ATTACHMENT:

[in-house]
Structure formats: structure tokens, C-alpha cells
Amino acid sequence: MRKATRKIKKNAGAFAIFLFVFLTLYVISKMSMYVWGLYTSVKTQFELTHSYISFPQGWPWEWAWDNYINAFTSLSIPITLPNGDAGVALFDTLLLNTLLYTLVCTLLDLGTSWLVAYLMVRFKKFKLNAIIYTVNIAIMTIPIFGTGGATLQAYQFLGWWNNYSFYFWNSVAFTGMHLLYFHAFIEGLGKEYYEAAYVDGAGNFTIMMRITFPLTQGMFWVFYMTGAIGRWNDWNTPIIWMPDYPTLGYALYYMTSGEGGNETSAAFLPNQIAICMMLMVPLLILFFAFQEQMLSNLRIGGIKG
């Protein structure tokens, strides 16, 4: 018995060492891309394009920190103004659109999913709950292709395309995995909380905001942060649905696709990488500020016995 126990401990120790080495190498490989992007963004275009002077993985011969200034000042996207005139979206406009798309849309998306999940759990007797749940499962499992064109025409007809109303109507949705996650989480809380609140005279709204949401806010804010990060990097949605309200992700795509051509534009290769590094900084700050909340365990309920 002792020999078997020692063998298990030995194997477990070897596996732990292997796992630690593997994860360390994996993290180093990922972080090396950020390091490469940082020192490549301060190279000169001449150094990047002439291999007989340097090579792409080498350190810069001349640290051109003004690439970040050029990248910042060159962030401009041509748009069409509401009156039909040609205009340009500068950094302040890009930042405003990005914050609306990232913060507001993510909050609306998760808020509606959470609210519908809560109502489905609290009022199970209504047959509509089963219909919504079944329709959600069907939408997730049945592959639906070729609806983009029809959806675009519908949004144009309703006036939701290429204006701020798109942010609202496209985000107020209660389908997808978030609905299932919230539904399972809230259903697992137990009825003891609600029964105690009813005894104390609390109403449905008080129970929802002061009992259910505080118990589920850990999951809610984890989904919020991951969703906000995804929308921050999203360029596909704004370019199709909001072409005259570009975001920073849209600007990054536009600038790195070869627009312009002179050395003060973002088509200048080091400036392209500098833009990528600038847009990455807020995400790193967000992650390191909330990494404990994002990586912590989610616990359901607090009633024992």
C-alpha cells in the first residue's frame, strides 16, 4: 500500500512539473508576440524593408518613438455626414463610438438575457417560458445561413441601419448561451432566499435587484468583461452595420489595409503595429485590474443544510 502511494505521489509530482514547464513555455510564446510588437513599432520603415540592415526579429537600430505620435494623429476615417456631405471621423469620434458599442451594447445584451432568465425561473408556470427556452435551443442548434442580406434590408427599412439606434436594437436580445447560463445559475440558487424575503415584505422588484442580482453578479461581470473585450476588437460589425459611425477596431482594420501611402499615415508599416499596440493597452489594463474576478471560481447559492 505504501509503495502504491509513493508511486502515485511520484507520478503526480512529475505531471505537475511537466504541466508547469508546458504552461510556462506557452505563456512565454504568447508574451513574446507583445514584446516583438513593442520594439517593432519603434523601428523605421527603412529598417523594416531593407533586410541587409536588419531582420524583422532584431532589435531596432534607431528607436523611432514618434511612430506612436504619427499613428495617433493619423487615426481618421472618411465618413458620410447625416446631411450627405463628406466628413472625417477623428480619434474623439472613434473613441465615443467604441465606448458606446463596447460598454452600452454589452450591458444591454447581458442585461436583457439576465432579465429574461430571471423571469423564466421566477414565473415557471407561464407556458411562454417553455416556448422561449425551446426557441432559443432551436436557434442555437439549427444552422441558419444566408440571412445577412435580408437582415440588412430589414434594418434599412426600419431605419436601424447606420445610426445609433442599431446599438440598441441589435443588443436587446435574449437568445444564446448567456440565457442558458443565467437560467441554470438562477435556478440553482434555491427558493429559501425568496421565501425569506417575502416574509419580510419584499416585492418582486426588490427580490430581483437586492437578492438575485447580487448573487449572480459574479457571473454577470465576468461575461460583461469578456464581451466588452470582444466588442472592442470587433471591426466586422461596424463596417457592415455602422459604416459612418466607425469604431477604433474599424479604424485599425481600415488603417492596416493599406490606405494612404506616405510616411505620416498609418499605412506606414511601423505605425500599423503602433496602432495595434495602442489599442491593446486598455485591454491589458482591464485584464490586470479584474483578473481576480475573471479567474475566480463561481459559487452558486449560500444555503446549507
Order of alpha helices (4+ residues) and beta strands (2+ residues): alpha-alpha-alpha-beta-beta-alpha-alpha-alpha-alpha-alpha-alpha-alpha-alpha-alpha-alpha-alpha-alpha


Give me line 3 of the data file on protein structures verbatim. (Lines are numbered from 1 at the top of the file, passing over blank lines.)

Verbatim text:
Amino acid sequence: MRKATRKIKKNAGAFAIFLFVFLTLYVISKMSMYVWGLYTSVKTQFELTHSYISFPQGWPWEWAWDNYINAFTSLSIPITLPNGDAGVALFDTLLLNTLLYTLVCTLLDLGTSWLVAYLMVRFKKFKLNAIIYTVNIAIMTIPIFGTGGATLQAYQFLGWWNNYSFYFWNSVAFTGMHLLYFHAFIEGLGKEYYEAAYVDGAGNFTIMMRITFPLTQGMFWVFYMTGAIGRWNDWNTPIIWMPDYPTLGYALYYMTSGEGGNETSAAFLPNQIAICMMLMVPLLILFFAFQEQMLSNLRIGGIKG